This article is about evidence that a court may receive and consider in right to die cases. More specifically, it is about the admissibility of facts offered to prove other facts that the law makes of ultimate importance in determining whether life prolonging medical procedures, treatment, nutrition, or hydration are to be withheld or withdrawn.(1) It is also about the problem of making judgments about the probative importance of this evidence.
This article is not about what the law ought to be. It takes no position in the great legal and constitutional debate(2) about right to die issues, about living wills, substituted judgment, or refusal or withdrawal of nutrition or hydration.(3)
On the other hand, in making judgments about the admissibility of evidence, it is first necessary to determine exactly what facts the substantive law makes of ultimate importance. Thus, the article begins with a discussion about the factual circumstances under which substantive law permits the discontinuance of medical procedures. The concerns of this article, then, are: (1) what those factual circumstances are, (2) what party has the burden of proving the existence of those circumstances, (3) what evidence the court may receive to determine if those circumstances exist in the specific case before it, and (4) what degree of probative value the court may reasonably assign to the evidence. Regarding the third concern, the idea of relevancy and certain exclusionary rules, such as hearsay and the opinion rule, will be discussed.
Analyzing Evidence Problems
Identifying the Ultimate Facts Upon Which the Court's Judgment Will Be Determined
It is impossible to make sound judgments about the admissibility of evidence (i.e., whether the court may receive and consider certain information in reaching its verdict) without first deciding what facts are of consequence to the determination of the case. These facts, called "determinative facts" here, are determined by the substantive law applicable to each case. To illustrate: if under the substantive right to die law the intention of a patient in a vegetative state about the withholding of medical treatment is determinative of the outcome, the court may receive evidence of the patient's thoughts about surviving in such a state. This evidence may help the court decide the patient's intent concerning the discontinuance of medical procedures. On the other hand, if the "meaningfulness" of the patient's life in an objective sense is determinative, the patient's comments and thoughts about living on a respirator in a vegetative state may be of no importance or relevance to the court in making its judgment.(4) In other words, the beginning point in the analysis of any problem about the admissibility of evidence is the substantive law.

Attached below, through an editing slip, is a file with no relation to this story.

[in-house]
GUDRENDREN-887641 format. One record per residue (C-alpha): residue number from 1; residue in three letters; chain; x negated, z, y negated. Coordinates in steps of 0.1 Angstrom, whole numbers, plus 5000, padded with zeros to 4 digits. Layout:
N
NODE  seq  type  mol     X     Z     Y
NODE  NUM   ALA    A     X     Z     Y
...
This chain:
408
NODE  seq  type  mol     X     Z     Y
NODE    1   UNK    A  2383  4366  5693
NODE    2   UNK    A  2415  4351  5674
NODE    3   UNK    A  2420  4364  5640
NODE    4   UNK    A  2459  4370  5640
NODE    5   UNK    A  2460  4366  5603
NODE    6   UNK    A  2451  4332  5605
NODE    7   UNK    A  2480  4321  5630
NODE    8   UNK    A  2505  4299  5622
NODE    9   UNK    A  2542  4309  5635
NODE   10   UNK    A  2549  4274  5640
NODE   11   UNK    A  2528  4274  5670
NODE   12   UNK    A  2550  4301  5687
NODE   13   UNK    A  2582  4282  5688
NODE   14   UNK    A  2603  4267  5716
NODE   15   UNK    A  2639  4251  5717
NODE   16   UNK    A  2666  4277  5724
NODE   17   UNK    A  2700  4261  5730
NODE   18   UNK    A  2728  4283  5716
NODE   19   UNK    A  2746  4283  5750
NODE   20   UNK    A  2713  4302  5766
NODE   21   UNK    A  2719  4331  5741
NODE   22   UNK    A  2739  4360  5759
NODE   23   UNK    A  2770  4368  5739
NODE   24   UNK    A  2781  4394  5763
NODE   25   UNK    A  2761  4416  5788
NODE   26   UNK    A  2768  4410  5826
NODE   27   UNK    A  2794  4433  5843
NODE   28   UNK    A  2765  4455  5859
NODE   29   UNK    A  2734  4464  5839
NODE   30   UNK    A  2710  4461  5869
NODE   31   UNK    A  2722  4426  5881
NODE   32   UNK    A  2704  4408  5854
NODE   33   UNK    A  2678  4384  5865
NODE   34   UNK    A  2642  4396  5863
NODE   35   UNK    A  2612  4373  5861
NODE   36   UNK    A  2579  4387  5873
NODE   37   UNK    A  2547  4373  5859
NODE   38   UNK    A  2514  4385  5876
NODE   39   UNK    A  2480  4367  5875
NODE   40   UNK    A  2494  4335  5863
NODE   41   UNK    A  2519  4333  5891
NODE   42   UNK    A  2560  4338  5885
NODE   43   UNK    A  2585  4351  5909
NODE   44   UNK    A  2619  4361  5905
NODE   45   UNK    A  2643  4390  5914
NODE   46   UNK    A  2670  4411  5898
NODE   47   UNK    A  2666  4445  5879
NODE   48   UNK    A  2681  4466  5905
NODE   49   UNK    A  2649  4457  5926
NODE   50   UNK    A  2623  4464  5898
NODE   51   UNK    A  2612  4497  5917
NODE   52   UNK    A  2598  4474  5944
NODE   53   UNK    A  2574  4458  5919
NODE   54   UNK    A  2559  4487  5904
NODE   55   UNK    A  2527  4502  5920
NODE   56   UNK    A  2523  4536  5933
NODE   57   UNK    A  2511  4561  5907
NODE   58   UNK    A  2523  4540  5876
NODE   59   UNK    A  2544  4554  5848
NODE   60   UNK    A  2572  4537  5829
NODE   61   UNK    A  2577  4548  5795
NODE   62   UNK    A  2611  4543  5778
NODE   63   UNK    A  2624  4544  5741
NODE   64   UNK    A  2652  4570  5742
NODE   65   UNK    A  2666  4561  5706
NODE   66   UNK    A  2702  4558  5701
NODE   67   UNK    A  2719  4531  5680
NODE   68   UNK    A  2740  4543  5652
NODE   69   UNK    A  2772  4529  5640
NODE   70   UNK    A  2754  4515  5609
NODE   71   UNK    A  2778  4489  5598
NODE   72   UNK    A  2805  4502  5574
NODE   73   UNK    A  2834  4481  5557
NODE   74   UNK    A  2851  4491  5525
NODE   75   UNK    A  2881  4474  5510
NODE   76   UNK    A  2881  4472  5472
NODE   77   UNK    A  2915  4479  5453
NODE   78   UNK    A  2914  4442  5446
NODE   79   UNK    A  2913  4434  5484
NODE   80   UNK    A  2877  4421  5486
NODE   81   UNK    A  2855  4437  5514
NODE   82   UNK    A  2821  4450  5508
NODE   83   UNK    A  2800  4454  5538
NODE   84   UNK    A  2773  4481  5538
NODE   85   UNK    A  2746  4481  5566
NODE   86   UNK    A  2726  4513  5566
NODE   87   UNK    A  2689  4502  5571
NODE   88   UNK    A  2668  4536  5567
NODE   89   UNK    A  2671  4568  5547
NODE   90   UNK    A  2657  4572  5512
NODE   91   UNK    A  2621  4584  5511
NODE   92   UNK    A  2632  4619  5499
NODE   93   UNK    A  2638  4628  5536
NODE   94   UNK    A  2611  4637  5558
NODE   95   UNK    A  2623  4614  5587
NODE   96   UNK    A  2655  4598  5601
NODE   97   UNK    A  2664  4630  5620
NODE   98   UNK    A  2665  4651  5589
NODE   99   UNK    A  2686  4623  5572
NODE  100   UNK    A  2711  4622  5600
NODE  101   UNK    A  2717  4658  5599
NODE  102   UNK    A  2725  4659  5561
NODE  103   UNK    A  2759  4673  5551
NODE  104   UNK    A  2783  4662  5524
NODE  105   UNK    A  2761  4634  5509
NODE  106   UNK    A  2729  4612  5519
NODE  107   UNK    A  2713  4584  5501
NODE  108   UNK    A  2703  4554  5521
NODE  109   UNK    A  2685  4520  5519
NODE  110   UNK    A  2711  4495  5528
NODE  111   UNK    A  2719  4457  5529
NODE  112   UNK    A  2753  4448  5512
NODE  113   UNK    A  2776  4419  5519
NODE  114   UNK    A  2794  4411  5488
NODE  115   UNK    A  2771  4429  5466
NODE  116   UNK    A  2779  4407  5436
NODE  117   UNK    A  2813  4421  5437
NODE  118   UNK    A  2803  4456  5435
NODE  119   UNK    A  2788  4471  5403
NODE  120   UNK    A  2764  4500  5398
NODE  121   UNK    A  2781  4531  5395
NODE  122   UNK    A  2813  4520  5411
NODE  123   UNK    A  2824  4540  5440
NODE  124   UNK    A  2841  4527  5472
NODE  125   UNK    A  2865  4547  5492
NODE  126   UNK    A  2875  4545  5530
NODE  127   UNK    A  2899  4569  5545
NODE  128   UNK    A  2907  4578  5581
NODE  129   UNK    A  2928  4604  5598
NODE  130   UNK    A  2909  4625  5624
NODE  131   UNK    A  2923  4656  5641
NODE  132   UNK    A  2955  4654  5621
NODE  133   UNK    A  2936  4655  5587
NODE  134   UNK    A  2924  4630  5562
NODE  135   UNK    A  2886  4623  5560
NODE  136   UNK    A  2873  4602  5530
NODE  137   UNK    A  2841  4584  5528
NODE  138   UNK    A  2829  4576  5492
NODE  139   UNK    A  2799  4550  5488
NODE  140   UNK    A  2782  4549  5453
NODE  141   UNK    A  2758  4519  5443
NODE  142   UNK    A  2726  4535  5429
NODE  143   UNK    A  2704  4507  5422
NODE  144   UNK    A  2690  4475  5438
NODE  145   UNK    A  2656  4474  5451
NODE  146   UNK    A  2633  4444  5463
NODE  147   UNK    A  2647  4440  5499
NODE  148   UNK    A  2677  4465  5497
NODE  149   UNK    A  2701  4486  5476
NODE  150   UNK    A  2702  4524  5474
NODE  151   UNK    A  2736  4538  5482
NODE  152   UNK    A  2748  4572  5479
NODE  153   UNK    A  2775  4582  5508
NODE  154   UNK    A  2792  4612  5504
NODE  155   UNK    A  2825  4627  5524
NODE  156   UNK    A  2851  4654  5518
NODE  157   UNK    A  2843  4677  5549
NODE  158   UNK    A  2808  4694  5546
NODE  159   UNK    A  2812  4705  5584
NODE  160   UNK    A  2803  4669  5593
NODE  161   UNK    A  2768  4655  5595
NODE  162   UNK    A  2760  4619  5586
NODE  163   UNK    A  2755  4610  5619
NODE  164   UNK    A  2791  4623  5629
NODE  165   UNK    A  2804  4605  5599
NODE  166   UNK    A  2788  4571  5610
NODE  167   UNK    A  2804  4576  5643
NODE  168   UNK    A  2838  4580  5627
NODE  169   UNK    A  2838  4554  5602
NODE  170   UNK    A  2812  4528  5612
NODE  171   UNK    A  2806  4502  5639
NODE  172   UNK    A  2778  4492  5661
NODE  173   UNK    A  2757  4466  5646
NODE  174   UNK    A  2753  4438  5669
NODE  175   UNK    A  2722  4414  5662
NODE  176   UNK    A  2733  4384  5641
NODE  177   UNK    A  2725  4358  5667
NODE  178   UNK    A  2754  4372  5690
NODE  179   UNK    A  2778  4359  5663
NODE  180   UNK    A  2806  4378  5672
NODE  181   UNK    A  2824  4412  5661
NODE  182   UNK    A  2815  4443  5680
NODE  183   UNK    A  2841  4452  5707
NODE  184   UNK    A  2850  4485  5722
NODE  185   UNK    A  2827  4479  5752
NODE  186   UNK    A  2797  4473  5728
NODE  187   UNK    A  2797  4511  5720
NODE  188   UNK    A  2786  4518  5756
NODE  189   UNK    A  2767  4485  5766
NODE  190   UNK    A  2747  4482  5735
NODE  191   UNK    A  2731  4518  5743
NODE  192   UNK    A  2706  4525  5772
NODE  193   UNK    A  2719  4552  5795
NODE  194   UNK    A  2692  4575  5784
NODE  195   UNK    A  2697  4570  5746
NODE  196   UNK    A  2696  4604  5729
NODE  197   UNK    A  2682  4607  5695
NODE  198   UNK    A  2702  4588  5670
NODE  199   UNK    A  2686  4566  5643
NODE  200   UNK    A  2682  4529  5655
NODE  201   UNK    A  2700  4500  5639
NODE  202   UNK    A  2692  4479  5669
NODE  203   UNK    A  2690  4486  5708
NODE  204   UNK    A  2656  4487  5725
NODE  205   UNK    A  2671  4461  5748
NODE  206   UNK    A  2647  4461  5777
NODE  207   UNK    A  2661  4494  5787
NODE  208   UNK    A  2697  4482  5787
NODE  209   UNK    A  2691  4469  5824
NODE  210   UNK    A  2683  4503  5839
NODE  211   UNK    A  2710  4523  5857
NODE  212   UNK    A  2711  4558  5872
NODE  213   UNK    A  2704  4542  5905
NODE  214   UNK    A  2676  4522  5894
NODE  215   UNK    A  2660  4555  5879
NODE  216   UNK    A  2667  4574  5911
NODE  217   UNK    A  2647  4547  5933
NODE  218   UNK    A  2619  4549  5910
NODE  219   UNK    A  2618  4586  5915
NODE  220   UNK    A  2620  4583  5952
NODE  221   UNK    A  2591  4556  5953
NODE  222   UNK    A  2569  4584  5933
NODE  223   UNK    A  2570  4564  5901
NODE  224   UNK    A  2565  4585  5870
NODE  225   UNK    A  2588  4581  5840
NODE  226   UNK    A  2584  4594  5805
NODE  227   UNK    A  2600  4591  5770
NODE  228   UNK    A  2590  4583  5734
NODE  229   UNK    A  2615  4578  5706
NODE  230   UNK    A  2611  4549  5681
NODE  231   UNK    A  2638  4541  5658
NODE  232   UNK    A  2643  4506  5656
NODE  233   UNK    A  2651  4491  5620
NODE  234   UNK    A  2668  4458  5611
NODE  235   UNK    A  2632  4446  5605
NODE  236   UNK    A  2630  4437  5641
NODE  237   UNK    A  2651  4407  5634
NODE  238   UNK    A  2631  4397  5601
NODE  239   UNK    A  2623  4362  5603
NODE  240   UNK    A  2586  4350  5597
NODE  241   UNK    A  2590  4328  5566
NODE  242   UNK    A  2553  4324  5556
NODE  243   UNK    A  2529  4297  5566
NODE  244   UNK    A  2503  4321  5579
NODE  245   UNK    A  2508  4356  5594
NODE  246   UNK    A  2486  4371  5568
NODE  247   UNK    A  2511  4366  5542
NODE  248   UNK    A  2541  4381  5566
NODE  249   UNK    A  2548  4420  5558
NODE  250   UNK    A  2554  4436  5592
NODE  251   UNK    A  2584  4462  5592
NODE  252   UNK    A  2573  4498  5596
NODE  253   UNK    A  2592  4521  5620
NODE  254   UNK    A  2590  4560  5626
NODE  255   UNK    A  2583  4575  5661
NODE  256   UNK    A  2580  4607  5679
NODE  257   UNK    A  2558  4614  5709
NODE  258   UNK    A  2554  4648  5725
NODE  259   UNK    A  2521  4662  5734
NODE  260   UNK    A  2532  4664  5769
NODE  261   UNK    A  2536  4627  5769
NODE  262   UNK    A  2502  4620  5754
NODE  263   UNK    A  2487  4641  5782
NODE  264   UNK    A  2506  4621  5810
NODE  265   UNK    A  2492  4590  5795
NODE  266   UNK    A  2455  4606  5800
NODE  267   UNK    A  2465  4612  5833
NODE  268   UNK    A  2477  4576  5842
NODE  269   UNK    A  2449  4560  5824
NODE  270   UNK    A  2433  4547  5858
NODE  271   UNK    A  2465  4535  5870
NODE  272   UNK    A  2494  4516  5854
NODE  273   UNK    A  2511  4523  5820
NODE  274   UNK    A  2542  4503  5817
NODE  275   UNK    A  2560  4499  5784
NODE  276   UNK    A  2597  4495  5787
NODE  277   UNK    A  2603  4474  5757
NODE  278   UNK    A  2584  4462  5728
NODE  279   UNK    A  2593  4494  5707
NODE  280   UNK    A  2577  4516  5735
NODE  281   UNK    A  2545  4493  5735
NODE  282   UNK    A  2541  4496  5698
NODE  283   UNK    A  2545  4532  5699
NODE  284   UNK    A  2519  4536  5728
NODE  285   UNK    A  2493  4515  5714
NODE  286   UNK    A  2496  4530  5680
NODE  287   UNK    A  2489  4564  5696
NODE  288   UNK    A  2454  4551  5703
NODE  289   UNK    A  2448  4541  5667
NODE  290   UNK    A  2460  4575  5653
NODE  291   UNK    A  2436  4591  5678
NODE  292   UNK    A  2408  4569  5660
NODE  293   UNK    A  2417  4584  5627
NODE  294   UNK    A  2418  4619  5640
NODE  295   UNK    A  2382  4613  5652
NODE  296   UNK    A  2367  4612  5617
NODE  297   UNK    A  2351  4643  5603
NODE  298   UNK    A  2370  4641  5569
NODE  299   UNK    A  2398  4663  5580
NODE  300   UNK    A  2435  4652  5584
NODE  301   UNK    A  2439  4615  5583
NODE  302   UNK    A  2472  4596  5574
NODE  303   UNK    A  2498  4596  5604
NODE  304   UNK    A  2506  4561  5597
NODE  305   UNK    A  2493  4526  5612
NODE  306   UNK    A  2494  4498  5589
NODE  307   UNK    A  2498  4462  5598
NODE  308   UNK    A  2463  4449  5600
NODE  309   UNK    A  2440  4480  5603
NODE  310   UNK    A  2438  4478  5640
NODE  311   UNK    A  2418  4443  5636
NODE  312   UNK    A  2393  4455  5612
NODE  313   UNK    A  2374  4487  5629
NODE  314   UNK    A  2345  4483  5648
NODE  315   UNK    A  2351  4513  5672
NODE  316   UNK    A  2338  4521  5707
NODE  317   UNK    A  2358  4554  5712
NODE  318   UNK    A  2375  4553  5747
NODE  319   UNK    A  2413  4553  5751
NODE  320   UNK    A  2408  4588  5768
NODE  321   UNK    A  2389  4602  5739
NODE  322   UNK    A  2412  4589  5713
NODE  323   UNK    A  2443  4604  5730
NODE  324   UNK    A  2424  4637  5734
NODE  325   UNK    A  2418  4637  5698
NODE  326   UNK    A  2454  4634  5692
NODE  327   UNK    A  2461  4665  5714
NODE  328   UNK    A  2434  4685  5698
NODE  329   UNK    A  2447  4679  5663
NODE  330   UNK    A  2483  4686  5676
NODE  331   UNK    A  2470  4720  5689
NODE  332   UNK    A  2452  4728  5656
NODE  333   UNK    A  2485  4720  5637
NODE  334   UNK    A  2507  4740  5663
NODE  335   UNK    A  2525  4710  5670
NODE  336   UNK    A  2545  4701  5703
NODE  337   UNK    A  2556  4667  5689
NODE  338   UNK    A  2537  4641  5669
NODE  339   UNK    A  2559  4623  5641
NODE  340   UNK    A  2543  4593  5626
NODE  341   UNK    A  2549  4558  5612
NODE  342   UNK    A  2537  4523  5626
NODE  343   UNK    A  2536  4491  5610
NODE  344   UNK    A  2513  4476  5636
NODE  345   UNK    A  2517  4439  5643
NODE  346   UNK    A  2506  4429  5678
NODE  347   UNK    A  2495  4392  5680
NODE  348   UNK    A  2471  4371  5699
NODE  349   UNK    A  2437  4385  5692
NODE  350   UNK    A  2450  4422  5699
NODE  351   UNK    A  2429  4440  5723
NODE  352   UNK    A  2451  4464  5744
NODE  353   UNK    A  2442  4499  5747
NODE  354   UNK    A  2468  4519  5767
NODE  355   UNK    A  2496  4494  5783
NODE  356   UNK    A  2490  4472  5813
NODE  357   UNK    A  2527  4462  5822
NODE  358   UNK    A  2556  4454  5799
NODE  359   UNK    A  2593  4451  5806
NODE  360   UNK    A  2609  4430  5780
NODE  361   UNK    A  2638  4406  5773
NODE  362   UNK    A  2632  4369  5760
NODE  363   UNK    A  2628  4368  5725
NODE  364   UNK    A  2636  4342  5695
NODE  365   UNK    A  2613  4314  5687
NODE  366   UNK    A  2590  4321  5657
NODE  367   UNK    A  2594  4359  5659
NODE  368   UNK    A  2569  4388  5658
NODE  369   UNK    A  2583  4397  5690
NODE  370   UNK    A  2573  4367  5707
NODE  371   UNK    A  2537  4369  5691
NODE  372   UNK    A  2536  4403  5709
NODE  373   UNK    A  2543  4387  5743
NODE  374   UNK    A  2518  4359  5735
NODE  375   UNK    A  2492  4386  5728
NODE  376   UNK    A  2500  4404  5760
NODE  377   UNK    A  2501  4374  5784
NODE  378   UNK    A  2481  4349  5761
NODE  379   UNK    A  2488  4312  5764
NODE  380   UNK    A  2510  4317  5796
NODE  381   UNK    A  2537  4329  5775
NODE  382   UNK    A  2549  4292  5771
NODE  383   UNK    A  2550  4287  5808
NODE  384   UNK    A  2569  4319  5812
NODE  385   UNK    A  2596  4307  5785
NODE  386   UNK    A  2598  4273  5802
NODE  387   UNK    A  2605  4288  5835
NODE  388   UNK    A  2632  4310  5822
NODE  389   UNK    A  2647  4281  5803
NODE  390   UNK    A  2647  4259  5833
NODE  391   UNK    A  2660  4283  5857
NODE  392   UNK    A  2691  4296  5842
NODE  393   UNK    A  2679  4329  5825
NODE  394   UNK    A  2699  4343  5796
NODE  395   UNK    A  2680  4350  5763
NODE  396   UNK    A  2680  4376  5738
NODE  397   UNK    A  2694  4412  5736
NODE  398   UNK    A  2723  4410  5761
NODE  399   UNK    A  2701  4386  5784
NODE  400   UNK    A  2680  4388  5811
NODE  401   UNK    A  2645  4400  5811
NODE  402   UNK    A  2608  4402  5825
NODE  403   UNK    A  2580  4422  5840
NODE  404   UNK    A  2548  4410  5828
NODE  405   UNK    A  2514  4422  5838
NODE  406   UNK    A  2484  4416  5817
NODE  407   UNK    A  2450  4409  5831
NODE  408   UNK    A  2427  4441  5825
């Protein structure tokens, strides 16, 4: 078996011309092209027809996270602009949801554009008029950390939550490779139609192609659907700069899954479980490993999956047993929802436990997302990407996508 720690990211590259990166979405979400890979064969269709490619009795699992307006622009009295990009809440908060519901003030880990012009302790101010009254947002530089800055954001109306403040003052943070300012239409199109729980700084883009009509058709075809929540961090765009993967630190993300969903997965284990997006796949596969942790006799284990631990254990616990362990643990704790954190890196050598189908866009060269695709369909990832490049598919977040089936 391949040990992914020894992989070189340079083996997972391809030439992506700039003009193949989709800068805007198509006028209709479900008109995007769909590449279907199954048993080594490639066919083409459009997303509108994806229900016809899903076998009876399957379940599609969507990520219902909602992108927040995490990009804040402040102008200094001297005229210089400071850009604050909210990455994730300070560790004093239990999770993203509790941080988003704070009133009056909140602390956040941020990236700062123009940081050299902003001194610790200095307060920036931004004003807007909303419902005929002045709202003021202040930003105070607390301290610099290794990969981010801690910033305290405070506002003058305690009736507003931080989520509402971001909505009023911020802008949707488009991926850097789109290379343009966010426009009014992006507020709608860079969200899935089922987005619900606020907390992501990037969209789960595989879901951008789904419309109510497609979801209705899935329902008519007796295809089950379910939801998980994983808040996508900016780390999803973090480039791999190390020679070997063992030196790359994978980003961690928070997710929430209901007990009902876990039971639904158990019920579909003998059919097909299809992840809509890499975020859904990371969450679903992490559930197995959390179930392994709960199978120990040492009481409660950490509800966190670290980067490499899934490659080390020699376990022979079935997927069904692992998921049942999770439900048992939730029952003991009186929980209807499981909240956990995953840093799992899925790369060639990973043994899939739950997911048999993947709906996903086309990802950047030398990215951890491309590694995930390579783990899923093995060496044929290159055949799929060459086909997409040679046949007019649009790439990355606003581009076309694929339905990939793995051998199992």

This important principle is expressed in the definition of relevance in the Federal Rules of Evidence.(5) Rule 401 provides: "Relevant evidence means evidence having any tendency to make the existence of any fact that is of consequence to the determination of the action more probable or less probable than it would be without the evidence."(6)
What facts does the substantive law in right to die cases make "of consequence to the determination of the action"? Expressed differently, about what facts does the substantive law require the court to be persuaded before making its judgment? Unfortunately, in spite of the considerable attention given to right to die matters, the substantive law is not very clear. The cases suggest considerable confusion about what the ultimate factual issues are in right to die litigation.(7) Most courts suggest that the crucial factual question is the intention of the patient.(8) Other courts, though, have suggested that, in the absence of a clear expression of intent about discontinuance of medical procedures, "the best interests of the patient" are the determinative factor.(9) More specifically the issue has been whether "the net burdens of the patient's life with the treatment . . . outweigh the benefits that the patient derives from life."(10) In the Quinlan case, the court suggested that the life support system could be discontinued if there were no reasonable possibility of the patient's emerging from the comatose condition to a cognitive, sapient state.(11) In another New Jersey case, the court stated that the patient's feeding system may be removed if the patient is in a persistent vegetative state and has no possibility of returning to the cognitive, sapient state.(12) If the substantive law focuses on facts other than intent, the evidence relevant to those facts will naturally be very different.